Serena Williams just did a pregnancy nude shoot for Vanity Fair, and Marchelle Abrahams can’t stop gushing about it.
The very pregnant Serena Williams has gone and done what just about any female celeb has done by showing off her toned physique and baby bump in an exclusive cover shoot with Vanity Fair magazine.
The images, to be published in next month’s issue of the magazine, were taken by celebrity photographer to the stars Annie Leibovitz, who captured Williams with no props, bells or whistles (and not a single flower in sight).
The photographs encapsulate another side to the tennis star, one the public seldom sees. With one of her hands cupped over a breast while the other rested on her hip, it was life!
And then Washington Post columnist Robin Givhan goes and does this:
Six hundred words of babbling on and on about naked celebrity pregnancy shoots and how the intentions behind them are driven by brand power and marketing machines.
Of course, they are – for their brand to survive, they need to stay relevant.
Then she goes on to compare Williams’s pregnancy shoot with the likes of Beyoncé and Demi Moore: “Come on, take the picture! Williams is wearing a waist chain, a flesh-coloured thong and a single twinkling stud in her ear. That’s it.”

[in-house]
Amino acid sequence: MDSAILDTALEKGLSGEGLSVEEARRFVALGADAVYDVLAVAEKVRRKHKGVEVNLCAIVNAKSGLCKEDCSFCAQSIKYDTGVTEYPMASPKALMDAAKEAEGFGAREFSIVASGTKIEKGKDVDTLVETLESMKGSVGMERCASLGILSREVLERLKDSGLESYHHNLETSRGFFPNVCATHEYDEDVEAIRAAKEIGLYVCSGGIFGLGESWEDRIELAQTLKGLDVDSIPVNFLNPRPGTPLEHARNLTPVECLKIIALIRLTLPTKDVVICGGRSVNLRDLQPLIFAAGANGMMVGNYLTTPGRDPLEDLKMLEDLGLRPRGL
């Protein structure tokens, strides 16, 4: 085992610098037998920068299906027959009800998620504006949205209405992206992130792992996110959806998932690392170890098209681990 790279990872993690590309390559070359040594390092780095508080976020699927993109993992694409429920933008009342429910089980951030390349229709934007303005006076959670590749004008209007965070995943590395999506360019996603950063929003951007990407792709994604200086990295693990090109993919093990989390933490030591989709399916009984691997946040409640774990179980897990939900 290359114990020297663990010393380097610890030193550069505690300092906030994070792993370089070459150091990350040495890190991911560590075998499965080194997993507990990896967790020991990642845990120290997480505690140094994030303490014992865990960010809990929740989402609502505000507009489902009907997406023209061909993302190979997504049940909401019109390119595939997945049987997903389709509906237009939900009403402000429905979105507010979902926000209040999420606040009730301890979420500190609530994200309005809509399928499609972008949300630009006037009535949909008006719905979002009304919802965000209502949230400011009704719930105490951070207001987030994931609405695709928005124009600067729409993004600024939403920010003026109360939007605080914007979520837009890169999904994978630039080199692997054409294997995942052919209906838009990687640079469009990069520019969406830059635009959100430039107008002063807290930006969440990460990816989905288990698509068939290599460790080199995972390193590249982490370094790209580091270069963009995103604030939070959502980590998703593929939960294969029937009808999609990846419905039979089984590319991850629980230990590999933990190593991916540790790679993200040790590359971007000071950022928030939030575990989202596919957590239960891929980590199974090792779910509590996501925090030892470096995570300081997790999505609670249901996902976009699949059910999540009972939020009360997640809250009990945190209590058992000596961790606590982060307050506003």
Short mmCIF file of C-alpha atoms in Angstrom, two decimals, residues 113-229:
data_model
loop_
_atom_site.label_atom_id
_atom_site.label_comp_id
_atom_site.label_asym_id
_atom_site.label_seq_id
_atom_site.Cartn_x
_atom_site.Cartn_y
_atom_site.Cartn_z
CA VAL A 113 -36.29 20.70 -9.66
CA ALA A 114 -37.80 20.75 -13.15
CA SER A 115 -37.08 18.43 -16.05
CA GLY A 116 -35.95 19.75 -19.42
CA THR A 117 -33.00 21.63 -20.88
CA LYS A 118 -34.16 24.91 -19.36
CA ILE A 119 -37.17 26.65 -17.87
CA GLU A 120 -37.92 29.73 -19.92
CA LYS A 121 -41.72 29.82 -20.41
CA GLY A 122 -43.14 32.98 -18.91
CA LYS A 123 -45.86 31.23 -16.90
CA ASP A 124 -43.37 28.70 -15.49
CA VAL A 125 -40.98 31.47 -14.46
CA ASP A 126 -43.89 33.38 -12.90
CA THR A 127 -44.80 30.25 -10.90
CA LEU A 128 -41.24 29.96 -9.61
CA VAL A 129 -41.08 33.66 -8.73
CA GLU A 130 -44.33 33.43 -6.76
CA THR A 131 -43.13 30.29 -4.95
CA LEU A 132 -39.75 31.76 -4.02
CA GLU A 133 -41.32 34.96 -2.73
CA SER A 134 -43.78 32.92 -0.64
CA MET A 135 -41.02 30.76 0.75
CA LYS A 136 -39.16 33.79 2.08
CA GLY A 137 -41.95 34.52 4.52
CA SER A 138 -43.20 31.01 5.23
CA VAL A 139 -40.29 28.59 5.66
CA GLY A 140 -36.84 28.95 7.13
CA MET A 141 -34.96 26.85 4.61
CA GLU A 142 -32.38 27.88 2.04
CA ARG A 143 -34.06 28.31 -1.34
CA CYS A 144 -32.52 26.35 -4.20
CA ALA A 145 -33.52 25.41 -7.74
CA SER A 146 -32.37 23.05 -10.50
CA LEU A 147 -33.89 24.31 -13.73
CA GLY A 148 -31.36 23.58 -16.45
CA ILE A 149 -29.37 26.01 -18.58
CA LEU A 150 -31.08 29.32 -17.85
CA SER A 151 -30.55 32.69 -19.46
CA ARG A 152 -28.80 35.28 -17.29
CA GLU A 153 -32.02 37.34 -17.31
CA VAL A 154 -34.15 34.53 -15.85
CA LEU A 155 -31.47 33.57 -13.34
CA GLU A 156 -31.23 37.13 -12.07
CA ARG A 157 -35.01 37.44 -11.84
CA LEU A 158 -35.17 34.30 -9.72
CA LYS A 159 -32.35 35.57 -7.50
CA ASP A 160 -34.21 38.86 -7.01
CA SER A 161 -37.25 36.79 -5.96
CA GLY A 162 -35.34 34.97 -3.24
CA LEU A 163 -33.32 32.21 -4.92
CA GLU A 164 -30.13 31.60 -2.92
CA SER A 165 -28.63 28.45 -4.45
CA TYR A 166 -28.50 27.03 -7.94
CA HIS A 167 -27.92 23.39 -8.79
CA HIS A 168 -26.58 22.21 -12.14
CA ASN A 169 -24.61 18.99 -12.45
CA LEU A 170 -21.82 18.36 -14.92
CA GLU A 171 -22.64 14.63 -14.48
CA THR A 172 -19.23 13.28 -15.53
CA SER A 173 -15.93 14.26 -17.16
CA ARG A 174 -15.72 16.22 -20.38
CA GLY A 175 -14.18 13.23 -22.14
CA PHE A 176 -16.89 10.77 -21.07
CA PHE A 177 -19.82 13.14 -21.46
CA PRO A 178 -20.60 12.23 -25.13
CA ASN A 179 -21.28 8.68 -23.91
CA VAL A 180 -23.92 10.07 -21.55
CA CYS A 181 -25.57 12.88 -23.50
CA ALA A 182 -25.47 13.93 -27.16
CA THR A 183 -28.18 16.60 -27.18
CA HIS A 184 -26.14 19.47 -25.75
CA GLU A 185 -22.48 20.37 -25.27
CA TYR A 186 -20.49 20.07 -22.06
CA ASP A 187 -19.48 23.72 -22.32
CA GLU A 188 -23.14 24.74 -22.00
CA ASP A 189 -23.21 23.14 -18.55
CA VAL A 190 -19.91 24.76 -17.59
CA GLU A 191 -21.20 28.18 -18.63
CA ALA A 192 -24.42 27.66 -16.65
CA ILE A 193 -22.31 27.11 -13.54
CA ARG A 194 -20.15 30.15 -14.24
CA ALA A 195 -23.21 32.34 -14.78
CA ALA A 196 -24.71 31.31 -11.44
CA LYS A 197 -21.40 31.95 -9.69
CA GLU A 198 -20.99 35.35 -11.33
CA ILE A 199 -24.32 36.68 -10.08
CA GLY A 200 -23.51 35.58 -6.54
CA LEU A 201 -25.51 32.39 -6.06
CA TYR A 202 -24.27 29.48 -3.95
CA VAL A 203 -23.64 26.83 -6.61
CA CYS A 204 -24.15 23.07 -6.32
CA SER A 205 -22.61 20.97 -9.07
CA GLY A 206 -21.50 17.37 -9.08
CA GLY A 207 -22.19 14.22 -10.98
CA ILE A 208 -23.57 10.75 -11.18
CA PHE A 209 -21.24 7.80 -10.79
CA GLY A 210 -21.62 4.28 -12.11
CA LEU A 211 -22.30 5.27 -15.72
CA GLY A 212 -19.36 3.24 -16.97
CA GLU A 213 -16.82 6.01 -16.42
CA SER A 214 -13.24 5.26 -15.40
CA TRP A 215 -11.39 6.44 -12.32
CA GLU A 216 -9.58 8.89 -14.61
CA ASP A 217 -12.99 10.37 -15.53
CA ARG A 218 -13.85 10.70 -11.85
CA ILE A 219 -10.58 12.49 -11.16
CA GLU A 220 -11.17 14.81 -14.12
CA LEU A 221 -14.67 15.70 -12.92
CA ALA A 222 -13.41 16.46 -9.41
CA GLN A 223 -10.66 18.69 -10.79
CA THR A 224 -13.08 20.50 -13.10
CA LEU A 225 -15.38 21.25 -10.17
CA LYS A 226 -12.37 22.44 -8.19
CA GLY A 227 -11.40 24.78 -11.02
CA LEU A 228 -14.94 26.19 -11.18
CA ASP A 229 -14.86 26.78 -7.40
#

Me thinks Givhan needs to get her head checked.
For the first time a strong, black female is shown displaying her vulnerability in full view.
It’s refreshing to see Williams unphotoshopped, unfiltered, showing off her scars, her expanding backside, in all her Nubian beauty.
There are no props like an extravagant floral arrangement and veil, trying to replicate The Madonna (cough, cough Beyoncé).
Her scar on her upper right arm and tan lines are testament to her nonchalance and confidence in her ever-expanding body.
It reminds me of an African warrior princess returning from battle.
There’s no comparing Williams to Beyoncé, so let’s just not. And here’s where her critics got it wrong, because Serena Williams is winning at showing off her pregnancy curves in all their natural glory, uncensored, unadulterated (and no skin-lightening tricks) glory.
She’s black and she’s embraced it.
In my book, that’s a victory for women of colour around the world.